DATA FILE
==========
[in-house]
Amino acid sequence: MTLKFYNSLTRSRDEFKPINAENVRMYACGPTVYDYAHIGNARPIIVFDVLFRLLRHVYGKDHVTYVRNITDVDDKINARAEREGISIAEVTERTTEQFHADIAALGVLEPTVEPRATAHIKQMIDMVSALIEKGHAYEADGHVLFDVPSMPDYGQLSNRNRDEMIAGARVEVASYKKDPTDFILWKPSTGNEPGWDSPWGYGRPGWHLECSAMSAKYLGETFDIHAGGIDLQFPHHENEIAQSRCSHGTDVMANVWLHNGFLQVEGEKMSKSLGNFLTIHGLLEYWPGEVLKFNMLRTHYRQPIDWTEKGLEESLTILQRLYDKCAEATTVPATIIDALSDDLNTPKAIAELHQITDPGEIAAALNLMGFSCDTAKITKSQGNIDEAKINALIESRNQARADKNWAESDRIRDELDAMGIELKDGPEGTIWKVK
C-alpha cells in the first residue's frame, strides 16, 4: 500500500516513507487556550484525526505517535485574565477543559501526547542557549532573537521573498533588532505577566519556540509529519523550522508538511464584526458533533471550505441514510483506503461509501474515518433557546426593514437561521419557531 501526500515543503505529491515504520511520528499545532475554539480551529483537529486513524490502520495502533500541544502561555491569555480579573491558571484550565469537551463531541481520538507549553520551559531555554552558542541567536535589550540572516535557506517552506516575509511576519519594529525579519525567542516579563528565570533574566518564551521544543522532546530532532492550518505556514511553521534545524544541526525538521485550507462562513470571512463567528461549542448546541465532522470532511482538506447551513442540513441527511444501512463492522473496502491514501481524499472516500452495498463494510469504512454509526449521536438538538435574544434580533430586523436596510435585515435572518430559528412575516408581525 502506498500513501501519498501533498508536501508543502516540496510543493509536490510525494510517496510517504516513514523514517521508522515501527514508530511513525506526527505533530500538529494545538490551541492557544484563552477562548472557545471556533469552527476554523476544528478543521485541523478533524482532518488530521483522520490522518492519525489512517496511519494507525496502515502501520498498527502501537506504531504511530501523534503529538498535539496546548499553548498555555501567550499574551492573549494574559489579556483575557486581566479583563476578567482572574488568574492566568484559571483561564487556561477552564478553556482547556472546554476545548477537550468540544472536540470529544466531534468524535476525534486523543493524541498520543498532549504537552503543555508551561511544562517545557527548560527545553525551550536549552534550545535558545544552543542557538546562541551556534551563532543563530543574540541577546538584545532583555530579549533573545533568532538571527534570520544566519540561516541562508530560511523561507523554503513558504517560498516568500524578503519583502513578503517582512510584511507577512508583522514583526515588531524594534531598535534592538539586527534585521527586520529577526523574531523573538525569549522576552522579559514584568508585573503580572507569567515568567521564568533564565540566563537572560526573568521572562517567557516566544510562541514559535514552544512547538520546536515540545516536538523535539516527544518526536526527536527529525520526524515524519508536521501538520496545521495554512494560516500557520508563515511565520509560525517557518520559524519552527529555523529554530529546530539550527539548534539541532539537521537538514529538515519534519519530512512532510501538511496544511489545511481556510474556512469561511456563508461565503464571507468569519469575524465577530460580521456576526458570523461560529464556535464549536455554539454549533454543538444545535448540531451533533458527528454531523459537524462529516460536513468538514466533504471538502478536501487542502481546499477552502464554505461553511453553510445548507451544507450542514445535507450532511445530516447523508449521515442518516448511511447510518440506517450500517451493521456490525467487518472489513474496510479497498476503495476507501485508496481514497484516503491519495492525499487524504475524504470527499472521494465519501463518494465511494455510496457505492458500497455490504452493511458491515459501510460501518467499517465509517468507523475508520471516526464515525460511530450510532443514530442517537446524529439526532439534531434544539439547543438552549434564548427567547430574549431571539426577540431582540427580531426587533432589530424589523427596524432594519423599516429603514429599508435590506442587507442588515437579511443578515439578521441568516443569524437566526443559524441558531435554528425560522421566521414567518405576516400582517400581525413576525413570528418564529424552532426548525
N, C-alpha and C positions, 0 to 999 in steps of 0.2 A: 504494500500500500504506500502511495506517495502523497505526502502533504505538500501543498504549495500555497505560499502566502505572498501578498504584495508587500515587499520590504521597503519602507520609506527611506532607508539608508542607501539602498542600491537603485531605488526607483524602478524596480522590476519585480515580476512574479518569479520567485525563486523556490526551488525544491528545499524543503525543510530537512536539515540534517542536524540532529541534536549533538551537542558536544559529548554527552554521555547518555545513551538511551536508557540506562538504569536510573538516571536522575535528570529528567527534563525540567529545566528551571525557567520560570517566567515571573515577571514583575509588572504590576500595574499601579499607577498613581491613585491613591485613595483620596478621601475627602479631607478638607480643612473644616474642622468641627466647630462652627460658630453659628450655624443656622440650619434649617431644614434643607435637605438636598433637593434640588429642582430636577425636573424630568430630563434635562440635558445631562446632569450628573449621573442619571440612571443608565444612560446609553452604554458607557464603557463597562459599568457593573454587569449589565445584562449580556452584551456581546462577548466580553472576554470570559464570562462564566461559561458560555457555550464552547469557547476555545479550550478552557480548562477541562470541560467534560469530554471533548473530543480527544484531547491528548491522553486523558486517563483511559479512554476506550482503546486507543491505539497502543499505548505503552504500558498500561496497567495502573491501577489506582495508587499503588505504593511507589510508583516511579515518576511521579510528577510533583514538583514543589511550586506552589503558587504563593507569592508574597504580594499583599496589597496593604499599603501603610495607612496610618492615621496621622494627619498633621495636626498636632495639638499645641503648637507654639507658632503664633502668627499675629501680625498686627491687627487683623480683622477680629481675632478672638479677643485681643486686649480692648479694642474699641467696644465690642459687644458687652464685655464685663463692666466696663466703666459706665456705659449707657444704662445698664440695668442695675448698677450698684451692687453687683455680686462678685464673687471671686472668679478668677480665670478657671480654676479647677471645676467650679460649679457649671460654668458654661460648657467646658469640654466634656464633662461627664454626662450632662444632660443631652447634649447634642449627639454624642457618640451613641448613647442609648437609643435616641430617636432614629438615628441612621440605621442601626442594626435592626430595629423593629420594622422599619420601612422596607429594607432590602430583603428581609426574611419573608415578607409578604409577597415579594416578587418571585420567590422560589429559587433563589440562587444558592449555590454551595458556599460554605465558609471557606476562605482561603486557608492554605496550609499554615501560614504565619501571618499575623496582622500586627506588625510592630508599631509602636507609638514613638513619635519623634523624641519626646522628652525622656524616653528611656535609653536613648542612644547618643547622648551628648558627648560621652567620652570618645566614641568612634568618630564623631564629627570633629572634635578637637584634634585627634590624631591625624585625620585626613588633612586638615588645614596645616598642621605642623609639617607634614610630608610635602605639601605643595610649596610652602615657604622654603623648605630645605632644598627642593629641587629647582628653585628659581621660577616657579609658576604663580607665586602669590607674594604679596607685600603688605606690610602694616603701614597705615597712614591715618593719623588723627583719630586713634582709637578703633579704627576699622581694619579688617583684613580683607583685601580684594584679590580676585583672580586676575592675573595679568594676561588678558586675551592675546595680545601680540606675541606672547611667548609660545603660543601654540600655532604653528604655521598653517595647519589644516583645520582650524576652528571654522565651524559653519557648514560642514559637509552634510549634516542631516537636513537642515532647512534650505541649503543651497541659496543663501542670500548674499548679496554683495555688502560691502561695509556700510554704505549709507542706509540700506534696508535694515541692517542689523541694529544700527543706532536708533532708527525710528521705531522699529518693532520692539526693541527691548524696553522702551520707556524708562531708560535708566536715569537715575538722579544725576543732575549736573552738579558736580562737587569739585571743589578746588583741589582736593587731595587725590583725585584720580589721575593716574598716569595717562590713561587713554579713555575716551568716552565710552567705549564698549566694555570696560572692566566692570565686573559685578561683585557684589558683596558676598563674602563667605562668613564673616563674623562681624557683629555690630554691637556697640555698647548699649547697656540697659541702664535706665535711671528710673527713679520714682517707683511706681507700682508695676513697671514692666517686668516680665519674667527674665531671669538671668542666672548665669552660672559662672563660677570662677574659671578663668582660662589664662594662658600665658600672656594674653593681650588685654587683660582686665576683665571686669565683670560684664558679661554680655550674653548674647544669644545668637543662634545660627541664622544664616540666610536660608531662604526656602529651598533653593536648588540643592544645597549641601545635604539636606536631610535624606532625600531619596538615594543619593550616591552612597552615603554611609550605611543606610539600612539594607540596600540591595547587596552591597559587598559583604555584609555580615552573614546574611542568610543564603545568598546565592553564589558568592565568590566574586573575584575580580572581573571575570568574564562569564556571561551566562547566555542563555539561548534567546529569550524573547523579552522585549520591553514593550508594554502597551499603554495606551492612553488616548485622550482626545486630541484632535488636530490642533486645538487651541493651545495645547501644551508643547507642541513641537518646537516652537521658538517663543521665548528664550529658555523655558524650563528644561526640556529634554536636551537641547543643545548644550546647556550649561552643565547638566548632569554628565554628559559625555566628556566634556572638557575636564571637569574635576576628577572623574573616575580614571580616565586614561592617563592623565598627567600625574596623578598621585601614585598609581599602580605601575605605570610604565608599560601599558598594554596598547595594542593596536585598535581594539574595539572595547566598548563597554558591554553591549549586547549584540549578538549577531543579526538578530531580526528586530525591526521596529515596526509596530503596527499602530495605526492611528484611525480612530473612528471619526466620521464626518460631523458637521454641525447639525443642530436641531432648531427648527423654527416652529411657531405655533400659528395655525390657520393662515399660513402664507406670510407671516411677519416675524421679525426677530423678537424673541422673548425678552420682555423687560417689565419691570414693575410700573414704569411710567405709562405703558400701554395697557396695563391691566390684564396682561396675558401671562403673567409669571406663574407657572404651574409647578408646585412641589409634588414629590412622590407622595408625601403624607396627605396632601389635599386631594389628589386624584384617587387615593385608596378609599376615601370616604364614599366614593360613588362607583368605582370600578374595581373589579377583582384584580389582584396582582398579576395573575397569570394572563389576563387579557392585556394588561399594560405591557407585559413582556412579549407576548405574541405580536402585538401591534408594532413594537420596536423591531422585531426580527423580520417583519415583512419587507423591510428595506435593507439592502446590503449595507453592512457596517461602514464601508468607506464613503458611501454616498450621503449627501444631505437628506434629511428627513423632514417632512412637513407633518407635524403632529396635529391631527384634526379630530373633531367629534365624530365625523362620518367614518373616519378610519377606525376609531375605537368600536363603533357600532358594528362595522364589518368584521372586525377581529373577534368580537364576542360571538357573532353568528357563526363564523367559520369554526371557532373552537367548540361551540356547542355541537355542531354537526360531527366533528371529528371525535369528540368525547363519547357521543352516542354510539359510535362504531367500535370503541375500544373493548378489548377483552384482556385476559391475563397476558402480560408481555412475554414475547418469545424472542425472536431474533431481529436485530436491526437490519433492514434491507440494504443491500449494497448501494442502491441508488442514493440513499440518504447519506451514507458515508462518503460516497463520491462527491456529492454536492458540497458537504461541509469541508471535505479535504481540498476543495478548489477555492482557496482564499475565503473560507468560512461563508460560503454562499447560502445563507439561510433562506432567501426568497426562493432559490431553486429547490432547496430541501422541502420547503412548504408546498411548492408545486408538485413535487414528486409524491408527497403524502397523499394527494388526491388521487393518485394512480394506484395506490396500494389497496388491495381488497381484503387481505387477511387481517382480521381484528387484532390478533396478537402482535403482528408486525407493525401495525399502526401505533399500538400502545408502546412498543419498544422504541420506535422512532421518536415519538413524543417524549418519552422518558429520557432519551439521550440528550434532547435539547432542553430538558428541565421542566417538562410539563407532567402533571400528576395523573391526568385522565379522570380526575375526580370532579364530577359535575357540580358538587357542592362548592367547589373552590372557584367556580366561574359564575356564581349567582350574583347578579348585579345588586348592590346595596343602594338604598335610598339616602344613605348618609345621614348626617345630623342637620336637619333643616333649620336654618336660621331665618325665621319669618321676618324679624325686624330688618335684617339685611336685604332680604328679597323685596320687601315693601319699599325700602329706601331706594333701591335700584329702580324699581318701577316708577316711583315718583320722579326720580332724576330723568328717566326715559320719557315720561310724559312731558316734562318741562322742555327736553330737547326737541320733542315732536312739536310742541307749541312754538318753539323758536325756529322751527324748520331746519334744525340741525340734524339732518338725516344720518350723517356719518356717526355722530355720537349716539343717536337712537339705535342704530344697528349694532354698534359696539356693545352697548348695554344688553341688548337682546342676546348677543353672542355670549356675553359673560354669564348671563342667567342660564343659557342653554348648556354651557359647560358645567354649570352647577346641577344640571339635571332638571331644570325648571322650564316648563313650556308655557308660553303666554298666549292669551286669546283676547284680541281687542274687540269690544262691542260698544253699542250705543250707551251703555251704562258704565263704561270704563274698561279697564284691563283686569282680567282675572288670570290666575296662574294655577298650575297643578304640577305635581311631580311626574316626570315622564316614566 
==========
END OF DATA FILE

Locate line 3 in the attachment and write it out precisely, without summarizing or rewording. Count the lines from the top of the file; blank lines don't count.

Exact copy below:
C-alpha cells in the first residue's frame, strides 16, 4: 500500500516513507487556550484525526505517535485574565477543559501526547542557549532573537521573498533588532505577566519556540509529519523550522508538511464584526458533533471550505441514510483506503461509501474515518433557546426593514437561521419557531 501526500515543503505529491515504520511520528499545532475554539480551529483537529486513524490502520495502533500541544502561555491569555480579573491558571484550565469537551463531541481520538507549553520551559531555554552558542541567536535589550540572516535557506517552506516575509511576519519594529525579519525567542516579563528565570533574566518564551521544543522532546530532532492550518505556514511553521534545524544541526525538521485550507462562513470571512463567528461549542448546541465532522470532511482538506447551513442540513441527511444501512463492522473496502491514501481524499472516500452495498463494510469504512454509526449521536438538538435574544434580533430586523436596510435585515435572518430559528412575516408581525 502506498500513501501519498501533498508536501508543502516540496510543493509536490510525494510517496510517504516513514523514517521508522515501527514508530511513525506526527505533530500538529494545538490551541492557544484563552477562548472557545471556533469552527476554523476544528478543521485541523478533524482532518488530521483522520490522518492519525489512517496511519494507525496502515502501520498498527502501537506504531504511530501523534503529538498535539496546548499553548498555555501567550499574551492573549494574559489579556483575557486581566479583563476578567482572574488568574492566568484559571483561564487556561477552564478553556482547556472546554476545548477537550468540544472536540470529544466531534468524535476525534486523543493524541498520543498532549504537552503543555508551561511544562517545557527548560527545553525551550536549552534550545535558545544552543542557538546562541551556534551563532543563530543574540541577546538584545532583555530579549533573545533568532538571527534570520544566519540561516541562508530560511523561507523554503513558504517560498516568500524578503519583502513578503517582512510584511507577512508583522514583526515588531524594534531598535534592538539586527534585521527586520529577526523574531523573538525569549522576552522579559514584568508585573503580572507569567515568567521564568533564565540566563537572560526573568521572562517567557516566544510562541514559535514552544512547538520546536515540545516536538523535539516527544518526536526527536527529525520526524515524519508536521501538520496545521495554512494560516500557520508563515511565520509560525517557518520559524519552527529555523529554530529546530539550527539548534539541532539537521537538514529538515519534519519530512512532510501538511496544511489545511481556510474556512469561511456563508461565503464571507468569519469575524465577530460580521456576526458570523461560529464556535464549536455554539454549533454543538444545535448540531451533533458527528454531523459537524462529516460536513468538514466533504471538502478536501487542502481546499477552502464554505461553511453553510445548507451544507450542514445535507450532511445530516447523508449521515442518516448511511447510518440506517450500517451493521456490525467487518472489513474496510479497498476503495476507501485508496481514497484516503491519495492525499487524504475524504470527499472521494465519501463518494465511494455510496457505492458500497455490504452493511458491515459501510460501518467499517465509517468507523475508520471516526464515525460511530450510532443514530442517537446524529439526532439534531434544539439547543438552549434564548427567547430574549431571539426577540431582540427580531426587533432589530424589523427596524432594519423599516429603514429599508435590506442587507442588515437579511443578515439578521441568516443569524437566526443559524441558531435554528425560522421566521414567518405576516400582517400581525413576525413570528418564529424552532426548525